Embedding politeness into the way we conduct ourselves does something to correct that. It does not cure inequality, and indeed for some it will be a bourgeois hypocrisy. But it prevents inequality turning into subservience. It's the fluid between the joints of society, preventing us getting too cross and violent with one another.
The British demand for modesty has a similar effect. Arrogance and self-praise are frowned upon. Self-deprecation and understatement are considered admirable. This prevents it turning into a dog-vs-dog world where the strongest, the richest and the most confident always win. It provides cover for those who are less imposing to gain higher social status. It equalises.
Observe the way people are with their bosses in the UK. Here, it is considered bad form to praise them to their face. Sycophancy is socially frowned upon. This is a marvellous characteristic. It has improved the quality of your day-to-day life, but you hardly recognise it. You would if it was gone.
Anything that can be said about Britain can also be denied. It is its own opposite. We say it is reserved, but then we see the high street on a Saturday night. We say it is unequal, but then we observe all these equalising social habits. We say it is inward looking, but then we notice that it has embraced a multi-racial society with remarkable speed.
This is a good trait for a country. It makes it a puzzle. And countries should be mulled over, they should not reveal themselves too readily. They should not have straight edges and clear lines. They should be murky and hard to discern.
But it is also a demonstration of complexity and freedom. It shows that a country is alive, it is teeming with people who are free enough to defy convention, and act as they wish.
The UK was not created by the sword, although there was plenty of it in its past. It was created by agreement. The various tribes of this island have been fighting and teaming up, competing and cooperating, for centuries. Go back as far as you like and it is the same. We remember the Viking raids. But we rarely consider that Danes fought against the French. It is a roiling stream of battle and friendship. The union was a peace treaty which proved remarkably effective.
The union meant national identity could be seen through the prism of mixture. An aversion to purity was embedded into its DNA. Its founding charter was that of many things in one: a flag made of a composite of flags, a country made of nations. It was the first multicultural act in a country which has become arguably the most multicultural in the world.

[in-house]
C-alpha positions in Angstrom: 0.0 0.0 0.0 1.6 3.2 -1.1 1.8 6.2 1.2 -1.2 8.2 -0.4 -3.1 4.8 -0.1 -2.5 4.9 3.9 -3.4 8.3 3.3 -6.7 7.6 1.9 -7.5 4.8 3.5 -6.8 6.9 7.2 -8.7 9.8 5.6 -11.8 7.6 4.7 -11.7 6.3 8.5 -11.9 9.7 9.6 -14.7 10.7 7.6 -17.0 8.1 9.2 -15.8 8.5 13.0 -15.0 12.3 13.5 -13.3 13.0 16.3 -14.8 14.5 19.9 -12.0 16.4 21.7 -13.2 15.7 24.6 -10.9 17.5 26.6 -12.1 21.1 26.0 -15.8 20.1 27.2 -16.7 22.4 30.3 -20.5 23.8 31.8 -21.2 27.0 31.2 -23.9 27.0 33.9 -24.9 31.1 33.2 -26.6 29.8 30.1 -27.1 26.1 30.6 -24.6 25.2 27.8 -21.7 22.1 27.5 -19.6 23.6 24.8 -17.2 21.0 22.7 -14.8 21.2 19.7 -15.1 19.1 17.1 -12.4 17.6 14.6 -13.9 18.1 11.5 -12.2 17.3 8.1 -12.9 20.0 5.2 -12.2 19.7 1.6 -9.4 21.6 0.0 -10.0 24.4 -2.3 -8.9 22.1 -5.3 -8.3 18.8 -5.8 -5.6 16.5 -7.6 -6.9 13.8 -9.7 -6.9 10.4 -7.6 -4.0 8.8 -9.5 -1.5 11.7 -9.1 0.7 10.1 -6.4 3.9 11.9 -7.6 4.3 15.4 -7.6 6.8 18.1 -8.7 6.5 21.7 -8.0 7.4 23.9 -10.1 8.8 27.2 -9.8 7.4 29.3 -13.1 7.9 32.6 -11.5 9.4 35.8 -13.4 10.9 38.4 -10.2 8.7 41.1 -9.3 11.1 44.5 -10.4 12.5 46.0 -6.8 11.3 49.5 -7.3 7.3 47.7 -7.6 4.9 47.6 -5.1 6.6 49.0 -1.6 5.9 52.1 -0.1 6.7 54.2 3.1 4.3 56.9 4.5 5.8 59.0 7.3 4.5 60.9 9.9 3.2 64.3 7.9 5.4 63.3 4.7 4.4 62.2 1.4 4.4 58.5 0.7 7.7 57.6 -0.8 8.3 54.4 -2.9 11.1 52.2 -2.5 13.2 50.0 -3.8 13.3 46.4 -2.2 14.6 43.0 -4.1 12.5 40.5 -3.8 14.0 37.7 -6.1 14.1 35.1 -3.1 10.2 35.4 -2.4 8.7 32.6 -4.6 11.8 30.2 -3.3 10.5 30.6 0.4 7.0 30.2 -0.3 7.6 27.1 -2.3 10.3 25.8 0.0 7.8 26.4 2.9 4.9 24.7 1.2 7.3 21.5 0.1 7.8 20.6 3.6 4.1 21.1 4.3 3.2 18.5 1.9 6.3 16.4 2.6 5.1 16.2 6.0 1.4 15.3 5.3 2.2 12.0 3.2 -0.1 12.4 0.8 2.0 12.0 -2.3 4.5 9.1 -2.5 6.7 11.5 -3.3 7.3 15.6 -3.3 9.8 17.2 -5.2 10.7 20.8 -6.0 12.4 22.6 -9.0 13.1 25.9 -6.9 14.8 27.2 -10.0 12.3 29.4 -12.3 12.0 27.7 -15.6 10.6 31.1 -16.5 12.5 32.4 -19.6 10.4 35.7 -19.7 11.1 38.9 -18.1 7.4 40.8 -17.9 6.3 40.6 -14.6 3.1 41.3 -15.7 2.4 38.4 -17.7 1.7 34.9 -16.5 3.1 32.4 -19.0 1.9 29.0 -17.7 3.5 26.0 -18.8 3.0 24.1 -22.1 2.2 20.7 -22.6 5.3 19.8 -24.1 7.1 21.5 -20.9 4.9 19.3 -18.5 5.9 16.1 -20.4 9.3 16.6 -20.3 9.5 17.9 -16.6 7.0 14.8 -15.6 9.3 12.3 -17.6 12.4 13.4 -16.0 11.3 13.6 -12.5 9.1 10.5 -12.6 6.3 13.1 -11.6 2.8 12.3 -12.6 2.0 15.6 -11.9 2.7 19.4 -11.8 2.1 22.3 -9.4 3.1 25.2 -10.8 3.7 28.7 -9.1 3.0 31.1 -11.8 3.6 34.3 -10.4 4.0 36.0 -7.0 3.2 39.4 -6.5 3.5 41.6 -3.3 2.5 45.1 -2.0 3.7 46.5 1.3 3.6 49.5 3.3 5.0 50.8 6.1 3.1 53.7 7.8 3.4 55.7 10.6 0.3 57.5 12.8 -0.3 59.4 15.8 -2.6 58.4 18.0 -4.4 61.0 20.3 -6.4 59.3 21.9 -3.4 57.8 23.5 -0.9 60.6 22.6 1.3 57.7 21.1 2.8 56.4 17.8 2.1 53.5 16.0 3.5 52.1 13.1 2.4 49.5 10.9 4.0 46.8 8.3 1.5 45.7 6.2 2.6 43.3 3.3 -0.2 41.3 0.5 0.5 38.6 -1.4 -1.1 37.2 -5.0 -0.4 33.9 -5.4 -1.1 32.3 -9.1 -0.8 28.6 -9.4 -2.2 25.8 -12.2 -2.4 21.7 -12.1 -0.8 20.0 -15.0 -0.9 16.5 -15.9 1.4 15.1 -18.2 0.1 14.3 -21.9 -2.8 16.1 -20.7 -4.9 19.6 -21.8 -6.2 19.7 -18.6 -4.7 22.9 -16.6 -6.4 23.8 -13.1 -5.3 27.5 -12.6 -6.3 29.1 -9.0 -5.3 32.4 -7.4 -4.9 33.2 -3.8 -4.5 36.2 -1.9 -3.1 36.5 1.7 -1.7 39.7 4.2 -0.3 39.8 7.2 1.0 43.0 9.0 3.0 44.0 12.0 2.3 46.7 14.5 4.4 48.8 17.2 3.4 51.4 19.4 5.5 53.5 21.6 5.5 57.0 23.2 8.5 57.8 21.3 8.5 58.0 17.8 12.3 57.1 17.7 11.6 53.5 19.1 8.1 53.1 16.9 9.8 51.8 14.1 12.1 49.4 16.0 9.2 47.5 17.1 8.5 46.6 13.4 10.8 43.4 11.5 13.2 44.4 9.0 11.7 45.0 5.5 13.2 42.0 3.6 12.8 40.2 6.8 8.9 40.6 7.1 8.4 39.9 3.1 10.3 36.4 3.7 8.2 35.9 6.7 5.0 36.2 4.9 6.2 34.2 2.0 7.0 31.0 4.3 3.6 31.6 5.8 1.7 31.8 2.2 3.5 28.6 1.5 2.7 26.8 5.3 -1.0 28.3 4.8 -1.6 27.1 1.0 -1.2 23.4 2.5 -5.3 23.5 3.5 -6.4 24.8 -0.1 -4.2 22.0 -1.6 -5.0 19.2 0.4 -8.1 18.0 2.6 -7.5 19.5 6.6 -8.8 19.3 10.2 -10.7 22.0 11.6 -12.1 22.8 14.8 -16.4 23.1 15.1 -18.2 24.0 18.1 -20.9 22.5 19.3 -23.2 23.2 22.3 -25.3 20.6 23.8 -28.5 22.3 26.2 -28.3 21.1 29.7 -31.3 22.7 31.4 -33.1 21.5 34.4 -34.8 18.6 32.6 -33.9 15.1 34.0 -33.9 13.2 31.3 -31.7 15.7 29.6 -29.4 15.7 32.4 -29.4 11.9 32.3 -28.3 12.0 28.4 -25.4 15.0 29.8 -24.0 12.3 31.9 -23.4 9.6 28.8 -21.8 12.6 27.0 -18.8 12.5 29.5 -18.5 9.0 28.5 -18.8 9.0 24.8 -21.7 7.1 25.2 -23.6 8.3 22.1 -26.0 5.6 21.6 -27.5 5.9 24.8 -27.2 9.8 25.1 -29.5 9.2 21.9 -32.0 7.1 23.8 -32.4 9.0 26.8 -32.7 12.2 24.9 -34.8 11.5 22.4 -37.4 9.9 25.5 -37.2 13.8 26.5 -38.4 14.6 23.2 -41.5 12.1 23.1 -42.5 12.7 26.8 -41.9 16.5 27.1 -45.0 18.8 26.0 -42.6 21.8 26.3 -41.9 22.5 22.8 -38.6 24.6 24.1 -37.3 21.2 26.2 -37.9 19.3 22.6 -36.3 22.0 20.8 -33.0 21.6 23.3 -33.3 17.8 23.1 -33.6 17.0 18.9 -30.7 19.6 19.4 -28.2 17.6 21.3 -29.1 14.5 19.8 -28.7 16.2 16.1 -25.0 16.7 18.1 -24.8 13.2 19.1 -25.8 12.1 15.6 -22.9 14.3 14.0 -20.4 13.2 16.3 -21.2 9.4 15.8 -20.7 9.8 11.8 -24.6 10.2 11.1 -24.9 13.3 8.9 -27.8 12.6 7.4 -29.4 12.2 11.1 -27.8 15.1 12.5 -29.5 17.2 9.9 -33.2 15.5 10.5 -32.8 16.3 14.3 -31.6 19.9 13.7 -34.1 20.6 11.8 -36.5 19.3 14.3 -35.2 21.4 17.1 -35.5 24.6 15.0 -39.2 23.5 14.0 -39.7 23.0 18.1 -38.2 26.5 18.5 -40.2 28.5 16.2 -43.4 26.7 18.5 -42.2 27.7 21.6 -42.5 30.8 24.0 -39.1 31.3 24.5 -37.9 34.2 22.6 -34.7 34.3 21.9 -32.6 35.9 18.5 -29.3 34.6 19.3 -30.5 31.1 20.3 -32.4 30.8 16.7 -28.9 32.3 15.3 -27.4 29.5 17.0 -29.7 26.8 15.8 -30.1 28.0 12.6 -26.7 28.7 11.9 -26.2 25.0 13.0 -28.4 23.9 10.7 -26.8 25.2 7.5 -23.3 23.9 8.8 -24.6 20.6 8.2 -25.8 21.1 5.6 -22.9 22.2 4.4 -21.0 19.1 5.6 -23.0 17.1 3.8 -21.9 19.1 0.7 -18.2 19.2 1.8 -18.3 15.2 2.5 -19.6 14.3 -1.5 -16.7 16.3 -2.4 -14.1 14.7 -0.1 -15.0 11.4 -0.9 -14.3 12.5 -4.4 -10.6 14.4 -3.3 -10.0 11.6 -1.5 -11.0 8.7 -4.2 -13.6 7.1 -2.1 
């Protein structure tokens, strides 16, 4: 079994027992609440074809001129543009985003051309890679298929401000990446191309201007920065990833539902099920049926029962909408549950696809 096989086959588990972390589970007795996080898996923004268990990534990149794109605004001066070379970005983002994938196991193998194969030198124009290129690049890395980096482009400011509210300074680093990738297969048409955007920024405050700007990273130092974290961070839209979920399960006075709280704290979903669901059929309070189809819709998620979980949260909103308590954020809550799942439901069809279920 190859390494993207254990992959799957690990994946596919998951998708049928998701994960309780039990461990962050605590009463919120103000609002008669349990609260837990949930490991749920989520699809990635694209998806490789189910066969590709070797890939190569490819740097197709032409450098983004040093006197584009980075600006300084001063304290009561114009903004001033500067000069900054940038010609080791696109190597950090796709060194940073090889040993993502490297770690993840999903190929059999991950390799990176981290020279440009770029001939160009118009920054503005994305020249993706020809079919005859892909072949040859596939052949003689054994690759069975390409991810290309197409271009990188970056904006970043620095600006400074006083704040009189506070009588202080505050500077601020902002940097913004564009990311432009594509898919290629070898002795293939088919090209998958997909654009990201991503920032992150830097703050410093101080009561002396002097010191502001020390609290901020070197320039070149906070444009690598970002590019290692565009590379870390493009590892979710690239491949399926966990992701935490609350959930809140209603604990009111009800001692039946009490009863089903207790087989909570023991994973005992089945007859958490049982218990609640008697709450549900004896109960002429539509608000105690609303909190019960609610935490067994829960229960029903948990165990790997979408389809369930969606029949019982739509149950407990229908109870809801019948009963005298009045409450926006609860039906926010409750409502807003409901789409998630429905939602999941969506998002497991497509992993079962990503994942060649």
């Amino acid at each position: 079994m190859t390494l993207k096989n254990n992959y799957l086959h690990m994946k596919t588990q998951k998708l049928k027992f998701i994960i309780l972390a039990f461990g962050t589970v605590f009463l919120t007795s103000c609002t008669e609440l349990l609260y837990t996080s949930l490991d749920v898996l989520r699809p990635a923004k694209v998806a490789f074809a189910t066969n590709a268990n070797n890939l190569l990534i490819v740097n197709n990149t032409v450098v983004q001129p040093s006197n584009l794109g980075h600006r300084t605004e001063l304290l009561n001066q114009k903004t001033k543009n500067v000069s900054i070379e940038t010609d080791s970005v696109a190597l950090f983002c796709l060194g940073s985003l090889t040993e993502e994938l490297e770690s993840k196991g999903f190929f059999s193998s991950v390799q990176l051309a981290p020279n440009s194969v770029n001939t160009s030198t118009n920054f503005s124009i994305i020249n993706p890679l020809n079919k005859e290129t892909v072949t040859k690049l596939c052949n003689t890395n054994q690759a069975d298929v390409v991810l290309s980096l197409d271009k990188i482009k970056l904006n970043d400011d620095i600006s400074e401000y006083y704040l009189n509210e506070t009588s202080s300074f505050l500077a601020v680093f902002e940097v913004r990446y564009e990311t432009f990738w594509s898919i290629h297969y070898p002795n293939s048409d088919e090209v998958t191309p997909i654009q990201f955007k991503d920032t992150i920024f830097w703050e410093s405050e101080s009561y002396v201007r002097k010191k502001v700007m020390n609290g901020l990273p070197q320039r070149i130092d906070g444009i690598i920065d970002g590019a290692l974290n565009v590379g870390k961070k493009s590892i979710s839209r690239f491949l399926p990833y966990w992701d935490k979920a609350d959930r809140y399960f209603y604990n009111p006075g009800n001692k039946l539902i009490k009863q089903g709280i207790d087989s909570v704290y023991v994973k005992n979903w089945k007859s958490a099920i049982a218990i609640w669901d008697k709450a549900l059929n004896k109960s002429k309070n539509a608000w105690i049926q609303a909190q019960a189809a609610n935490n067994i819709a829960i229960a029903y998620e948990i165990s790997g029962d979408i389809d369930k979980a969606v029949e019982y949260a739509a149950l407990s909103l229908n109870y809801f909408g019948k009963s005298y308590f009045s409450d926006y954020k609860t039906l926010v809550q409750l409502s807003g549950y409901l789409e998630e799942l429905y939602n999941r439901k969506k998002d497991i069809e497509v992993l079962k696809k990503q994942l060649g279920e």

Britain is a liberating concept precisely because it does not hinge on national identity. It is political. It is fluid. It gives freedom to those who associate with it. That is why immigrants typically find it a more seductive offer than Englishness. And it is why we are socially so free, because absolutists – political or religious – struggle to force us into a singular sense of identity.
It has become bad form to mention Britain's achievements, but that is a madness. It is like scolding a child for succeeding.
Of course, our crimes are terrible. They were not just what we did do – invent concentration camps, partition India at the cost of half a million lives, try to overthrow elected socialist governments. It is also what we did not do – the way we gave up on countries which we had responsibility for, the failure to go to war in Rhodesia against racists, the disinterest which resulted in today's broken Middle East.
Our crimes are monstrous. But our achievements are not shadowed by them. Because when you look at the achievements they correspond to the strange freedom of the British personality. The invention of capitalism, of industry, of the world language – an intensely democratic and free language. These are the products of a free society. The men who invented Communism and Anarchism in the Victorian era did so here. Why? Because Britain accepted them when others would not.
And those achievements continue today. They have not disappeared just because the Tories are privatising anything they can get their hands on
I was speaking recently to a foreign lawyer who deals with the most outrageous injustices in the British immigration system on a daily basis. At the end of the conversation she said: "But the British legal system is still the best in the world. It offers people, just ordinary people, so many powers over their leaders. When I talk to lawyers overseas they are shocked at the options open to me to challenge the powerful."
Our legal system, the NHS, the BBC: these are the institutions which hold our society together. They are not coincidences. They were made by a free society, which valued difference and stability.
Of course, a supporter of Scottish independence will say that we will keep these traits even if we end the union. They believe that nothing will change and everything will change all at once. But this is not just about democratic systems. It is about separation on the basis of identity. The walls we put up will change us.
Scotland for Scots, Wales for the Welsh, England for the English. Everyone will go their separate ways. And that freedom, that indelible stamp of multiculturalism, will be diluted.